Christchurch Quake

The earthquake that hit Christchurch and the surrounding region Tuesday 22 February 2011 was even more devastating than the one in September last year in terms of loss of human lives.

People from New Zealand and the rest of the world have been watching the images of the city in ruin with presumably a wide range of emotions: unbelief, fear, pain, compassion… Many have been trying to get hold of the people they know who live in the area hoping to get a reassurance they are all right.

The response from the rest of the country since the quake has been amazing. Offerings of help and assistance of any kind have been pouring from every corner of New Zealand and beyond.
Hopefully this tidal wave of solidarity will help bring fresh hope into the lives of the people of Chistchurch and alleviate some of their anguish.

In the aftermath of their and our darkest day, a good piece of news has been reported by some media: Emma Howard and Chris Greenslade ( see photo) got married today at the Christ the King Catholic Church in Burnside, after Emma was rescued from ruins of the Pyne Gould building on Tuesday. Her husband was reportedly in the team of volunteers who managed to rescue her.

This marriage, a celebration of love just three days after the quake, brought to my mind the words of Enzo Bianchi, prior of the monastic community of Bose in Italy, who spoke after the quake that hit the Abruzzo region just days before Easter in 2009. The pain of the victims’ families and friends, he said, tells us of the mystery of the human suffering and, at the same time, of the suffering of Christ himself. “Behold the man”, Pontius Pilate said when he was about to condemn this Rabbi from Nazareth. Here comes the man, here comes the whole humankind with its burden of pain and death, with all its frailty and weakness.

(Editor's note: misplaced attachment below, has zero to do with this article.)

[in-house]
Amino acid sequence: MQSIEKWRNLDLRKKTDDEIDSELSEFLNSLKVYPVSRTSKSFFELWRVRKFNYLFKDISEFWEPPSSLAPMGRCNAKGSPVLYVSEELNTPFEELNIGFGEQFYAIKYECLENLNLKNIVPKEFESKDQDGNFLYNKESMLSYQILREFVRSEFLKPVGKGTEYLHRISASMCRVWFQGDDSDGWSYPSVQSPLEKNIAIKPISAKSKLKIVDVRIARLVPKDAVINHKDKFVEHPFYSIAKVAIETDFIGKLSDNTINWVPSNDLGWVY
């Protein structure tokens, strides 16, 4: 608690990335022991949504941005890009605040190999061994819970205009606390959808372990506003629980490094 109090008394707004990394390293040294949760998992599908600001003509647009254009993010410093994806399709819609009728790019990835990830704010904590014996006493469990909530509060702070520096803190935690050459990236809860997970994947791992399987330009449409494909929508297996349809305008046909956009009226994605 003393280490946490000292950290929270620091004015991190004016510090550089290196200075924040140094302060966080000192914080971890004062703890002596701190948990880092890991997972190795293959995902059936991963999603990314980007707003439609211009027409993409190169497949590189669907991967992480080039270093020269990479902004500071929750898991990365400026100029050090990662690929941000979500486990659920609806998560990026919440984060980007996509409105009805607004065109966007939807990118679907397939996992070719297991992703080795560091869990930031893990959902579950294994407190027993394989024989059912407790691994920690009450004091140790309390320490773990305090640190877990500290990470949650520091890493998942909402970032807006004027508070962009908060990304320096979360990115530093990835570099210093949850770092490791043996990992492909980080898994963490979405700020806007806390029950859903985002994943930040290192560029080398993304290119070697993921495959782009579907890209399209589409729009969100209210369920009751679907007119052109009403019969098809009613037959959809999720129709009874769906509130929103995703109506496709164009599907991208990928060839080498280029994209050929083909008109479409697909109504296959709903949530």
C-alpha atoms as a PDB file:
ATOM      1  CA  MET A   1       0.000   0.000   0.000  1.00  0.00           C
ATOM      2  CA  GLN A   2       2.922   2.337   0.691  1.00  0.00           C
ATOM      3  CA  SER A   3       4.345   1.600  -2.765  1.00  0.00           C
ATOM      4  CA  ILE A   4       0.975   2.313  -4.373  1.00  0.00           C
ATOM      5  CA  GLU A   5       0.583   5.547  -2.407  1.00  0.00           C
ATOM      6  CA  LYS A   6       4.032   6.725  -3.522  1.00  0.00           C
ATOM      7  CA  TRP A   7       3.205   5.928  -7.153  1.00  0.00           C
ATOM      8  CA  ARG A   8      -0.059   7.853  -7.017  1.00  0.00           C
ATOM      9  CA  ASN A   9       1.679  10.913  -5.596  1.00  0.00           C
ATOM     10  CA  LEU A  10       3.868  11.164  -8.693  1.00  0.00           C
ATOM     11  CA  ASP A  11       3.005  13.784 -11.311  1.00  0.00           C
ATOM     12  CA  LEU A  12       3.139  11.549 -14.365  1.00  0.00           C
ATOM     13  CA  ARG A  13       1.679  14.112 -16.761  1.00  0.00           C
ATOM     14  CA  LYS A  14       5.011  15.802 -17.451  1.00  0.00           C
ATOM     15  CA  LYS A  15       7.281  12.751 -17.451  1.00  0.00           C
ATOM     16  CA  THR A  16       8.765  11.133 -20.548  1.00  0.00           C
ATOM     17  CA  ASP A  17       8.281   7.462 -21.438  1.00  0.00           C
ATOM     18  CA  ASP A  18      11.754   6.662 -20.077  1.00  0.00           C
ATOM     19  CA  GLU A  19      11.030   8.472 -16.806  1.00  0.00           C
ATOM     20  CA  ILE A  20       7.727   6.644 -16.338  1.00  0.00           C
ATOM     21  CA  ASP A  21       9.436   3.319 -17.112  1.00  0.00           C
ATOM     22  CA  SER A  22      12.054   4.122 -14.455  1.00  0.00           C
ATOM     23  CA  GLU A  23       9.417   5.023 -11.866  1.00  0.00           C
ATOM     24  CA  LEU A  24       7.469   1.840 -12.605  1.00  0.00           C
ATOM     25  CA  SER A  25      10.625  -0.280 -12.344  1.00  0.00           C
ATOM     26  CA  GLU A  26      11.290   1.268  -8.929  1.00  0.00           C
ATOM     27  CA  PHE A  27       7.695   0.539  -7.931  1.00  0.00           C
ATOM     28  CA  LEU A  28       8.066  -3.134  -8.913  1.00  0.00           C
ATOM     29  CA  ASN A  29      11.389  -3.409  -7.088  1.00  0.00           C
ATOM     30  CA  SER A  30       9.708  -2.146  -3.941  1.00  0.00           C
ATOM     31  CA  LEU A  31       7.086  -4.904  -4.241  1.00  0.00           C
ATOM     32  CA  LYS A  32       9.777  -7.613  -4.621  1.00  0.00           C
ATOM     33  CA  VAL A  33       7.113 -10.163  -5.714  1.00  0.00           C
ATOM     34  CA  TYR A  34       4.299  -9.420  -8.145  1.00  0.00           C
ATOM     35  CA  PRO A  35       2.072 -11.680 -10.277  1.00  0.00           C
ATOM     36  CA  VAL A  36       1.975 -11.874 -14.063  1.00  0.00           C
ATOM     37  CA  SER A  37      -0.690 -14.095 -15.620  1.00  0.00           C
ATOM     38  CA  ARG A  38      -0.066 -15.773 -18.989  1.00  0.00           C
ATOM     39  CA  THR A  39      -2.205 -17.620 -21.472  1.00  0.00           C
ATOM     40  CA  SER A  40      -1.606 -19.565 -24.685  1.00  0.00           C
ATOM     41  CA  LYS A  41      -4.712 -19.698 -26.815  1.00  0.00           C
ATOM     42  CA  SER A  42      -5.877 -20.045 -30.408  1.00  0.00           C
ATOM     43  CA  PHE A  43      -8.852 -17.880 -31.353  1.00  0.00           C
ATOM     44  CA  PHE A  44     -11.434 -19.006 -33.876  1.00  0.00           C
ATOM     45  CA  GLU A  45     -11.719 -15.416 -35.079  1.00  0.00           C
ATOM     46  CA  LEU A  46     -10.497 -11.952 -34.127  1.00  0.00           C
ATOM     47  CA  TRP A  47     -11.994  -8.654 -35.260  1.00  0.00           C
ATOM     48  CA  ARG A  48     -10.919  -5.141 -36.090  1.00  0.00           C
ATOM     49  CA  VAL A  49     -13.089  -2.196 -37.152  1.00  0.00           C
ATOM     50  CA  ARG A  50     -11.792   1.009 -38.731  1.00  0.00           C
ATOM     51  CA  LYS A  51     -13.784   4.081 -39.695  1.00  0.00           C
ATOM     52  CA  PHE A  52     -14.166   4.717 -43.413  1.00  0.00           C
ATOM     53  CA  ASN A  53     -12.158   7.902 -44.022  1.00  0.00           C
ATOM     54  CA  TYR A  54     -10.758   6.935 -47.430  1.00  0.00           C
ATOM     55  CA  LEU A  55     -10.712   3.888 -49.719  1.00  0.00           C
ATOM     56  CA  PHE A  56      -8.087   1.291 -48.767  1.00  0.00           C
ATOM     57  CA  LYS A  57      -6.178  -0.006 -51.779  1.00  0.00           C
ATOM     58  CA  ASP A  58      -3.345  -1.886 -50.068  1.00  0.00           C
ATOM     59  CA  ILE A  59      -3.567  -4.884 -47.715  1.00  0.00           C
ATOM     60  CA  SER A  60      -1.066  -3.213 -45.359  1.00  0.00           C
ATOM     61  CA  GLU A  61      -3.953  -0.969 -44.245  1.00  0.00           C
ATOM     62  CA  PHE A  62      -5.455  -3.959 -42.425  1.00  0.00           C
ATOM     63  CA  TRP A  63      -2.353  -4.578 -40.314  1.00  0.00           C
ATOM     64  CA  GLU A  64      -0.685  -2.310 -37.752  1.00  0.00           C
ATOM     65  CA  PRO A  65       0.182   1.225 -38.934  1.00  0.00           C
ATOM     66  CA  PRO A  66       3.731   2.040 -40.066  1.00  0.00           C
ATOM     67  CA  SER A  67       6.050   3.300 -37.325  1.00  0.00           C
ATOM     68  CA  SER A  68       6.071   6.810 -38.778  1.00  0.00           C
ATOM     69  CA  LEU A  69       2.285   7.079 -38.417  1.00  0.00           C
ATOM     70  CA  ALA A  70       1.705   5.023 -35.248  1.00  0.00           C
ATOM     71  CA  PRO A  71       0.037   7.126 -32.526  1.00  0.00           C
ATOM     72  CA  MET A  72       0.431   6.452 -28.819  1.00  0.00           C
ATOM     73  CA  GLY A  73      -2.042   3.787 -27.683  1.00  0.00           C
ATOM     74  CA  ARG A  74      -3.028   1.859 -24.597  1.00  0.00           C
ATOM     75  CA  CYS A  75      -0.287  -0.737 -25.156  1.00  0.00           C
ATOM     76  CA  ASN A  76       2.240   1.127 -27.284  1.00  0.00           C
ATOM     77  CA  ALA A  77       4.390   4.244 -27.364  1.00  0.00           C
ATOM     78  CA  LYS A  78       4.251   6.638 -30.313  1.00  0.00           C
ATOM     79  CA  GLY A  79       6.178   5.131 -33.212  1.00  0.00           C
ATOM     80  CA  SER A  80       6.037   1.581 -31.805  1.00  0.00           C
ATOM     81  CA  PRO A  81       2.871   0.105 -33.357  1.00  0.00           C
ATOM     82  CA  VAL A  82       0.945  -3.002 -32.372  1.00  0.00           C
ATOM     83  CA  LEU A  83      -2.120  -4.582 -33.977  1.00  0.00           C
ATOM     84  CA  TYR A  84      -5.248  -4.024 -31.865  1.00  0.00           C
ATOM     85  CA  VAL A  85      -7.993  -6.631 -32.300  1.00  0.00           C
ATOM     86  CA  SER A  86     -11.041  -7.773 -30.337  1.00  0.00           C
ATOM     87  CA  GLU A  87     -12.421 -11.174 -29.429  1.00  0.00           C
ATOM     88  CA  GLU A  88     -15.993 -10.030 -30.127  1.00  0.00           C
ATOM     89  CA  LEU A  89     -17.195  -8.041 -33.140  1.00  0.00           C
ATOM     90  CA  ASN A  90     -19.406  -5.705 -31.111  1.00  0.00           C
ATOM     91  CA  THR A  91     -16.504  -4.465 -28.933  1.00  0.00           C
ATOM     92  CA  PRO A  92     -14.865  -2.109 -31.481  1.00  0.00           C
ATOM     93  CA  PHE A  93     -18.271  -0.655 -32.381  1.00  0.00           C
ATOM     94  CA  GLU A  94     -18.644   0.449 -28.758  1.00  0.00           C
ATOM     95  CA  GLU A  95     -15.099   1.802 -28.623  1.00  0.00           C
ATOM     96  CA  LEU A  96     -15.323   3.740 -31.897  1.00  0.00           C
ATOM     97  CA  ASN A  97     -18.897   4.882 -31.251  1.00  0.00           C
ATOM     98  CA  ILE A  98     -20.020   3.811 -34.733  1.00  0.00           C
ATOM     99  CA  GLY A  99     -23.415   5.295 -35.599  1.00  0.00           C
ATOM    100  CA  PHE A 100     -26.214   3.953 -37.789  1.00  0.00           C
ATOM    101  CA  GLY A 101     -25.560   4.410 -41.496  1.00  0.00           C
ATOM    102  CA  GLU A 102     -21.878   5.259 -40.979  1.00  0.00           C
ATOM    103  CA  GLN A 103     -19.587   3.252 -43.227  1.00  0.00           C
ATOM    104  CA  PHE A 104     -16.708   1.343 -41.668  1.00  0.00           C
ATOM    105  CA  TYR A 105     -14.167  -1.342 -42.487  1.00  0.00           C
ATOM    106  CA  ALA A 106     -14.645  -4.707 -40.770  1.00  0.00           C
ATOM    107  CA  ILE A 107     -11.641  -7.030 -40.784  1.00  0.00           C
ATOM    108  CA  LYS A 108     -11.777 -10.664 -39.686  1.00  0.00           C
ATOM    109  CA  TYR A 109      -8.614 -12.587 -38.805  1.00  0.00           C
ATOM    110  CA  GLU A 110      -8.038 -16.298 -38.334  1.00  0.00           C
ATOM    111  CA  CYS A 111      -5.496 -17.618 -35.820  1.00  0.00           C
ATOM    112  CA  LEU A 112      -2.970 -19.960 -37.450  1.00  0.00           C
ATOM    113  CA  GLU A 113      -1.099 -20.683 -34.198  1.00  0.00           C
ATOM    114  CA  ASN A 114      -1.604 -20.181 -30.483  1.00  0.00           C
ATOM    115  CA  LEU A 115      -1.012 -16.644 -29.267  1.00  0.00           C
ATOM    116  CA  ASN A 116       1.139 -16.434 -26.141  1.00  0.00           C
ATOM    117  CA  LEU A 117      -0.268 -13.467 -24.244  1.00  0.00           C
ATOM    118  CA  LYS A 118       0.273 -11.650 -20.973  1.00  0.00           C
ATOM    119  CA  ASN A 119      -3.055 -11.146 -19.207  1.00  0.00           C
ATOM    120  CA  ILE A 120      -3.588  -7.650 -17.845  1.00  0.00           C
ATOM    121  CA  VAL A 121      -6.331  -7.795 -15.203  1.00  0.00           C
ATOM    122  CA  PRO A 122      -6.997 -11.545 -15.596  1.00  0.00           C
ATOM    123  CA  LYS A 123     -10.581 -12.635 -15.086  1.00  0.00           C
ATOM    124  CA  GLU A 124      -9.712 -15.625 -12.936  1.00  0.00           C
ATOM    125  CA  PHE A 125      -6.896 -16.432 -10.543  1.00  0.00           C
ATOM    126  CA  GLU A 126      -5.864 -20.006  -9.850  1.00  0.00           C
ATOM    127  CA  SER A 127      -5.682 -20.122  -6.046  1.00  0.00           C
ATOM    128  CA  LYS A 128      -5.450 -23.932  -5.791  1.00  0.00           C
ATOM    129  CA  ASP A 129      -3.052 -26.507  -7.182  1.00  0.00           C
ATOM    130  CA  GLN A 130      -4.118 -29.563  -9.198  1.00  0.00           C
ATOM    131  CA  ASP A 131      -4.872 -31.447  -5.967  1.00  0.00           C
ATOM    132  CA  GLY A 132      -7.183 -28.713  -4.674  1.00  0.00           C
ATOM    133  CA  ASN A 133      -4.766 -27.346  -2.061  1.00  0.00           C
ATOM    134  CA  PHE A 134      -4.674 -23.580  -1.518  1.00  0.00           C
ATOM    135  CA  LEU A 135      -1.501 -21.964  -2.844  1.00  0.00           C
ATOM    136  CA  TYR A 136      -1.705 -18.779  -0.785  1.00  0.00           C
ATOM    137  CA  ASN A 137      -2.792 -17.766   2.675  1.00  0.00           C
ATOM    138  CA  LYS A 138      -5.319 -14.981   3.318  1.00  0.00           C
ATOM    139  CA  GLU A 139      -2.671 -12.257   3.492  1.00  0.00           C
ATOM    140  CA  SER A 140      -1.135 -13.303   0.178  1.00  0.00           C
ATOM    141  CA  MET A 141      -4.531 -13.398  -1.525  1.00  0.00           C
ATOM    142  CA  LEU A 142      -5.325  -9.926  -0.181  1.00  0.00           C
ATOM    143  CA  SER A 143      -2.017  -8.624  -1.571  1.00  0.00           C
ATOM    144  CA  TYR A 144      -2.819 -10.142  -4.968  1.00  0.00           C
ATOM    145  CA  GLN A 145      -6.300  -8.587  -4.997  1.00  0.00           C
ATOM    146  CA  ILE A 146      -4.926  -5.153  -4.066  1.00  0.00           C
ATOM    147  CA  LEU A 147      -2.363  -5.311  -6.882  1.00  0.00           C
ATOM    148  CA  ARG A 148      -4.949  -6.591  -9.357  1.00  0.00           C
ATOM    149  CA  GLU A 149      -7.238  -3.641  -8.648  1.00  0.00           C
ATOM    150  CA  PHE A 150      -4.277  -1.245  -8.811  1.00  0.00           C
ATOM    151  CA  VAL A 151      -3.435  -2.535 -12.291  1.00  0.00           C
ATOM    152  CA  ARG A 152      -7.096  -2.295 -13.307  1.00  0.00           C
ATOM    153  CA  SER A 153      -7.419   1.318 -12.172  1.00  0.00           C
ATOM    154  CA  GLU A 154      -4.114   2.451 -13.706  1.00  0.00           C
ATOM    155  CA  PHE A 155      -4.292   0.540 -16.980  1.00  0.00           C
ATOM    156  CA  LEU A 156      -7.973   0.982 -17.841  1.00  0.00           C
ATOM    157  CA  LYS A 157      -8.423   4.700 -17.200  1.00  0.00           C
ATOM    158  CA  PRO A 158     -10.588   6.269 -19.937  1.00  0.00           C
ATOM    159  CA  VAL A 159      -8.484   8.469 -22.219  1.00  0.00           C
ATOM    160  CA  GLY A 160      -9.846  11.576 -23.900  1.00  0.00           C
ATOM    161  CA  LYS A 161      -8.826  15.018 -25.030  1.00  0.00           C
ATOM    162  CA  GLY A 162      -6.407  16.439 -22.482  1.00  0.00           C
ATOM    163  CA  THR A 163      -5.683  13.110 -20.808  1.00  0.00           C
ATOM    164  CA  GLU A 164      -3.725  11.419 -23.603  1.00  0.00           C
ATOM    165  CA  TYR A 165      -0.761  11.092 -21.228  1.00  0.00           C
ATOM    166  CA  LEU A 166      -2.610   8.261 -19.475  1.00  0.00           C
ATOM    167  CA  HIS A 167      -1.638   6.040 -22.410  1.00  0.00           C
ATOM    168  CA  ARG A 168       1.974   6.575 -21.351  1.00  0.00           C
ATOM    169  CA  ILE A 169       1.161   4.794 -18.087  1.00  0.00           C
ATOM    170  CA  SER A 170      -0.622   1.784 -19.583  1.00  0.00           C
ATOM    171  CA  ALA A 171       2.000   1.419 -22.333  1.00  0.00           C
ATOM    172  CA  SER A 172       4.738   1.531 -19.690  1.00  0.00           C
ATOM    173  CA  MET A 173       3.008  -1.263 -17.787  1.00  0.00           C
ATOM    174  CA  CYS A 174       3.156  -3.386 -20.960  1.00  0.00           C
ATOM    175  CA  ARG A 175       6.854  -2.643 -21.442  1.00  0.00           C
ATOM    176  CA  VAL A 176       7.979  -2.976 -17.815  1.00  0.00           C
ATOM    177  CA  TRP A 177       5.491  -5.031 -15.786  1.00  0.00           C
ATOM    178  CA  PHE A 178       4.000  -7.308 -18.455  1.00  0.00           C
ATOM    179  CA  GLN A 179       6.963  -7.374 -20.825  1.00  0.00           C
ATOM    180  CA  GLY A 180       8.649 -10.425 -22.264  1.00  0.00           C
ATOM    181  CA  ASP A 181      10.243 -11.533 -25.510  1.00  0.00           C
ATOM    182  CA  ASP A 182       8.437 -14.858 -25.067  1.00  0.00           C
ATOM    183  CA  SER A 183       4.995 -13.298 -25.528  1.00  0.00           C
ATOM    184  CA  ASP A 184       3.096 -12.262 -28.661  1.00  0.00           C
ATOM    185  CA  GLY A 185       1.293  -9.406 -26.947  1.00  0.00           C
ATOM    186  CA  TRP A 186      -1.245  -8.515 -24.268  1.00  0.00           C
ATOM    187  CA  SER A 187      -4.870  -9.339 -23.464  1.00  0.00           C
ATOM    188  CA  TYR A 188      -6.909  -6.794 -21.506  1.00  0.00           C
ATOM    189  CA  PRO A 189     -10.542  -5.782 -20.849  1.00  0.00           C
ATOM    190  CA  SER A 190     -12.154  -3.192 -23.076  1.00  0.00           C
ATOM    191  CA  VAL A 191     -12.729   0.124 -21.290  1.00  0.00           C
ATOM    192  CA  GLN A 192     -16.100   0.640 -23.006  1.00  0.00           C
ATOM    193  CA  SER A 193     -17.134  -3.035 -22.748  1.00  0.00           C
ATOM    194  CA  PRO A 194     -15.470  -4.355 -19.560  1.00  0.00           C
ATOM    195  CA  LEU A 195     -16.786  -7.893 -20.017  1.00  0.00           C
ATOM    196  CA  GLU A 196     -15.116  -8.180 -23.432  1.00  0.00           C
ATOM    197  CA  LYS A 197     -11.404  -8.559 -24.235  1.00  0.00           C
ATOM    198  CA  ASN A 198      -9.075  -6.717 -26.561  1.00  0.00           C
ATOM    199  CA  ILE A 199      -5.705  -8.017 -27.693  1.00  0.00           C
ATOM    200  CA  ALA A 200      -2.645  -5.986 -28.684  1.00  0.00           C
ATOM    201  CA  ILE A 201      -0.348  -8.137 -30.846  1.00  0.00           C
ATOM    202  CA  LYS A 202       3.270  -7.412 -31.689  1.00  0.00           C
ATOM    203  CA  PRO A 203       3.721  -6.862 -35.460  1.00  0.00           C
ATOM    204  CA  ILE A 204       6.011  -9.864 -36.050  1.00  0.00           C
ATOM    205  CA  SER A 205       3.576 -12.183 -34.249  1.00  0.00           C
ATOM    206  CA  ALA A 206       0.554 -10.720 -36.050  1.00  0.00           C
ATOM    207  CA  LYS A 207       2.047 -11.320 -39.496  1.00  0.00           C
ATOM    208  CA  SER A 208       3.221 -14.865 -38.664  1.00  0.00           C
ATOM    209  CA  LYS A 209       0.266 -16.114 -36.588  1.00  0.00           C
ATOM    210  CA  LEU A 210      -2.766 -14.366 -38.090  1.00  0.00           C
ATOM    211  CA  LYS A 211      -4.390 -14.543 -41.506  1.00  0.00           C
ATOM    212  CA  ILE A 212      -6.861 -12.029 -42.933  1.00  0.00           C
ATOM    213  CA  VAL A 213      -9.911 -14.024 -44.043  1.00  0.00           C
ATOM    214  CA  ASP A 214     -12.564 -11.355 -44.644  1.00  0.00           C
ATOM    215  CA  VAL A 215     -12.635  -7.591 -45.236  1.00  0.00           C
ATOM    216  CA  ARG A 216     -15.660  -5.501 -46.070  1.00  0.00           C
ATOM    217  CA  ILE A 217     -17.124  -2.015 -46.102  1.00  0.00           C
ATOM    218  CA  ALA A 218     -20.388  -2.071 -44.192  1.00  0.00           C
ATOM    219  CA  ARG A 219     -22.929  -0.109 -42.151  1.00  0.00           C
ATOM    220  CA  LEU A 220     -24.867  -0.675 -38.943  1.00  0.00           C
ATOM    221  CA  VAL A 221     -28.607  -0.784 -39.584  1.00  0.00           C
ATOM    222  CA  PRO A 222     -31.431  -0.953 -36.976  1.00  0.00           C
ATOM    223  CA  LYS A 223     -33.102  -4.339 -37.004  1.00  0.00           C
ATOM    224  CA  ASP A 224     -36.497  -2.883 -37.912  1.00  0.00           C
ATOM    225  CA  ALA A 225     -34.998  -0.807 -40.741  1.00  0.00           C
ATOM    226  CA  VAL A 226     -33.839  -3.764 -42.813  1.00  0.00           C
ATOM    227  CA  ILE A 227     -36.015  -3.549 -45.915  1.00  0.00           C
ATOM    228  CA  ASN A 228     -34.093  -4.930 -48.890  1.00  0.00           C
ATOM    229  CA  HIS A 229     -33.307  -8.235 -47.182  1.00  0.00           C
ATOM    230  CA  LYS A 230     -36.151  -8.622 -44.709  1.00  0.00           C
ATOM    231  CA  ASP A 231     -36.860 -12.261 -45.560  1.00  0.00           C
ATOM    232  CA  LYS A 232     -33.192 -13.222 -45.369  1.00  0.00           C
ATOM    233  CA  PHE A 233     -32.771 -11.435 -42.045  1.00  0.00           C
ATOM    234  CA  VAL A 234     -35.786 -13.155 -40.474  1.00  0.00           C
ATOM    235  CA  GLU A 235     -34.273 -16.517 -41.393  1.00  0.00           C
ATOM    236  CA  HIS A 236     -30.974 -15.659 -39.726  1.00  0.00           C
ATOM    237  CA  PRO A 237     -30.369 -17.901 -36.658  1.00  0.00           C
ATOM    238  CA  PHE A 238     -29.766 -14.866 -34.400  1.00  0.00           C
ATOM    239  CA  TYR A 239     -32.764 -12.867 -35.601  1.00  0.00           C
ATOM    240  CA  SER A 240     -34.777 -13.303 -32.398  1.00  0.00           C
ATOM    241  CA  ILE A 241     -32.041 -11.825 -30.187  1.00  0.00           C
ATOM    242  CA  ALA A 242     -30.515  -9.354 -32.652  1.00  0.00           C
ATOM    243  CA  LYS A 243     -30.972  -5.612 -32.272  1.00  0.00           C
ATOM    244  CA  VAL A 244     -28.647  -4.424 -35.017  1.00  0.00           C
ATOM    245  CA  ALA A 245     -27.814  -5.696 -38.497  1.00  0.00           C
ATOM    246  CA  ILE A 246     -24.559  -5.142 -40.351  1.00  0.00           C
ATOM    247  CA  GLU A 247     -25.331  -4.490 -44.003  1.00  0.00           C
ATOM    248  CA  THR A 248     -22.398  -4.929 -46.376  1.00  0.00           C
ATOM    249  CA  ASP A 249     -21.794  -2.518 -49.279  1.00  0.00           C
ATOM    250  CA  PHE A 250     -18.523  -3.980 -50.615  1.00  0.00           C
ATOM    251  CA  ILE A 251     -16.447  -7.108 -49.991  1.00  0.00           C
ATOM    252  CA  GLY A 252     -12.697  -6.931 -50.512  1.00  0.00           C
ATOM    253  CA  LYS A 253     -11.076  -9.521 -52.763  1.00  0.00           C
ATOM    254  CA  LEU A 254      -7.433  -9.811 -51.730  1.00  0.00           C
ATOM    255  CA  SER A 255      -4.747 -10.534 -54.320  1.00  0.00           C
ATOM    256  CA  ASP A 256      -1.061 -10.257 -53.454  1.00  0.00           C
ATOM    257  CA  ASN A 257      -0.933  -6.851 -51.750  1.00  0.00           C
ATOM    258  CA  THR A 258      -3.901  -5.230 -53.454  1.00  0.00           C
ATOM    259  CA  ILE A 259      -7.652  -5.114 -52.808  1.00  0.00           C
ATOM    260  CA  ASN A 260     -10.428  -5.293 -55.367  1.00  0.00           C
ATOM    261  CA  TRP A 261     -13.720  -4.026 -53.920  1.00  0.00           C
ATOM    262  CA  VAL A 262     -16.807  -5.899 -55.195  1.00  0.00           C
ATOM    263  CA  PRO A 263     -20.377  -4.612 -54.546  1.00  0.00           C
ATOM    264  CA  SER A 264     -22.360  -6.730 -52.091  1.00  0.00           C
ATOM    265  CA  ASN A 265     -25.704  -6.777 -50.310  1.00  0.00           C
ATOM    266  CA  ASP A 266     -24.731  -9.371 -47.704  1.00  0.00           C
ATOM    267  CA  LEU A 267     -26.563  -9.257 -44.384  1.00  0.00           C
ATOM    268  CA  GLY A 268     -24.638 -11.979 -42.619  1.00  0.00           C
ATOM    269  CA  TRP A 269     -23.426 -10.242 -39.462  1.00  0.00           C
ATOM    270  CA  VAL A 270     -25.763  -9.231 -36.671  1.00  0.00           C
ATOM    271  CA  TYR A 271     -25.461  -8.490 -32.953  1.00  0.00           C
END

The funeral service for the victims of the earthquake in Italy was held on Good Friday and included the Eucharist. This is the only day of the year the Church doesn’t celebrate the Eucharist.  An exception was made on that occasion because the Church deemed appropriate to link the funeral with Good Friday in the light of the Resurrection, the day when the power of the love of God will prevail on everything else, “He will wipe away all tears from their eyes; there will be no more death, and no more mourning or sadness or pain. The world of past has gone.” (Rv 21:4), only love will remain on that day, the same love we can live out every day our life despite and through all the pain.

For both believers and unbelievers the mystery of evil still remains unsolved but to see the love and the solidarity among human beings may give us some meaning and hope that there is something more powerful than death. Because this is the Easter message, something that we Christians nowadays seem unable to communicate to the others with strength and conviction: Christ is risen because he loved us till the end and to the point of accepting a violent death.

So congratulations Emma and Chris, your love helps to remind us that love can really conquer death and we have seen it today in the City of the Church of Christ.

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